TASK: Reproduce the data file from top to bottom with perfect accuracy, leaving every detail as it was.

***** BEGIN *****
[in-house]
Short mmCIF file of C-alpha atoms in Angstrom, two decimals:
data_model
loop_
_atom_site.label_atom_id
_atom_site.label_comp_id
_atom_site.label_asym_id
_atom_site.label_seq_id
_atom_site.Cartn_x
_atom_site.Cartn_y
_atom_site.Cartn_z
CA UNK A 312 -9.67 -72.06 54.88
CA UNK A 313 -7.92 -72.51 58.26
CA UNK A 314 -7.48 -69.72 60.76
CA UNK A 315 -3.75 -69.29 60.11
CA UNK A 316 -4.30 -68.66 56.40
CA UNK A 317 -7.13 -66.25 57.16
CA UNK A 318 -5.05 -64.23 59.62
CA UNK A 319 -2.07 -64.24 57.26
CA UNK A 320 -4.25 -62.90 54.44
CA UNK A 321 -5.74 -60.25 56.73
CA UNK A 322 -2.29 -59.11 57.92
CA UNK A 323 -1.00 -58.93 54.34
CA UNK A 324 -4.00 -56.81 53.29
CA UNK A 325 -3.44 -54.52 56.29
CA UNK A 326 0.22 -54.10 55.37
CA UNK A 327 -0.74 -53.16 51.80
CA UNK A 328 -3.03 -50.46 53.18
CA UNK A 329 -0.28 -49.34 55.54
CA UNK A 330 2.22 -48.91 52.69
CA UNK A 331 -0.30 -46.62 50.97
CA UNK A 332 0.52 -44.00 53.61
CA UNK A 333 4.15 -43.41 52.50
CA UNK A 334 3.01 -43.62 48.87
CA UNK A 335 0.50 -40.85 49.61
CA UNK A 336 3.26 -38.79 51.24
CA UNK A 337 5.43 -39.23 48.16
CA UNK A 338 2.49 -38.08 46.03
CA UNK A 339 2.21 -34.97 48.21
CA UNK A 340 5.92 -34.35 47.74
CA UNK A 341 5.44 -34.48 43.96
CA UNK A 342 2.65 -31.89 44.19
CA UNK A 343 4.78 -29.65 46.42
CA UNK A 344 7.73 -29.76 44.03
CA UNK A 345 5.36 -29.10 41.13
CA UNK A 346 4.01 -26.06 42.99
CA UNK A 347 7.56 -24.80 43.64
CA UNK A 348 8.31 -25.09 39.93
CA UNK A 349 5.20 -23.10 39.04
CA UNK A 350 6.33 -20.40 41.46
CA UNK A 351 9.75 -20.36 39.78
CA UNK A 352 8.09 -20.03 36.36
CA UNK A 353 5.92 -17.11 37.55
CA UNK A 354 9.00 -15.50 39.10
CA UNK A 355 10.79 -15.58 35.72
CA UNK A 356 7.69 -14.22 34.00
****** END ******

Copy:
[in-house]
Short mmCIF file of C-alpha atoms in Angstrom, two decimals:
data_model
loop_
_atom_site.label_atom_id
_atom_site.label_comp_id
_atom_site.label_asym_id
_atom_site.label_seq_id
_atom_site.Cartn_x
_atom_site.Cartn_y
_atom_site.Cartn_z
CA UNK A 312 -9.67 -72.06 54.88
CA UNK A 313 -7.92 -72.51 58.26
CA UNK A 314 -7.48 -69.72 60.76
CA UNK A 315 -3.75 -69.29 60.11
CA UNK A 316 -4.30 -68.66 56.40
CA UNK A 317 -7.13 -66.25 57.16
CA UNK A 318 -5.05 -64.23 59.62
CA UNK A 319 -2.07 -64.24 57.26
CA UNK A 320 -4.25 -62.90 54.44
CA UNK A 321 -5.74 -60.25 56.73
CA UNK A 322 -2.29 -59.11 57.92
CA UNK A 323 -1.00 -58.93 54.34
CA UNK A 324 -4.00 -56.81 53.29
CA UNK A 325 -3.44 -54.52 56.29
CA UNK A 326 0.22 -54.10 55.37
CA UNK A 327 -0.74 -53.16 51.80
CA UNK A 328 -3.03 -50.46 53.18
CA UNK A 329 -0.28 -49.34 55.54
CA UNK A 330 2.22 -48.91 52.69
CA UNK A 331 -0.30 -46.62 50.97
CA UNK A 332 0.52 -44.00 53.61
CA UNK A 333 4.15 -43.41 52.50
CA UNK A 334 3.01 -43.62 48.87
CA UNK A 335 0.50 -40.85 49.61
CA UNK A 336 3.26 -38.79 51.24
CA UNK A 337 5.43 -39.23 48.16
CA UNK A 338 2.49 -38.08 46.03
CA UNK A 339 2.21 -34.97 48.21
CA UNK A 340 5.92 -34.35 47.74
CA UNK A 341 5.44 -34.48 43.96
CA UNK A 342 2.65 -31.89 44.19
CA UNK A 343 4.78 -29.65 46.42
CA UNK A 344 7.73 -29.76 44.03
CA UNK A 345 5.36 -29.10 41.13
CA UNK A 346 4.01 -26.06 42.99
CA UNK A 347 7.56 -24.80 43.64
CA UNK A 348 8.31 -25.09 39.93
CA UNK A 349 5.20 -23.10 39.04
CA UNK A 350 6.33 -20.40 41.46
CA UNK A 351 9.75 -20.36 39.78
CA UNK A 352 8.09 -20.03 36.36
CA UNK A 353 5.92 -17.11 37.55
CA UNK A 354 9.00 -15.50 39.10
CA UNK A 355 10.79 -15.58 35.72
CA UNK A 356 7.69 -14.22 34.00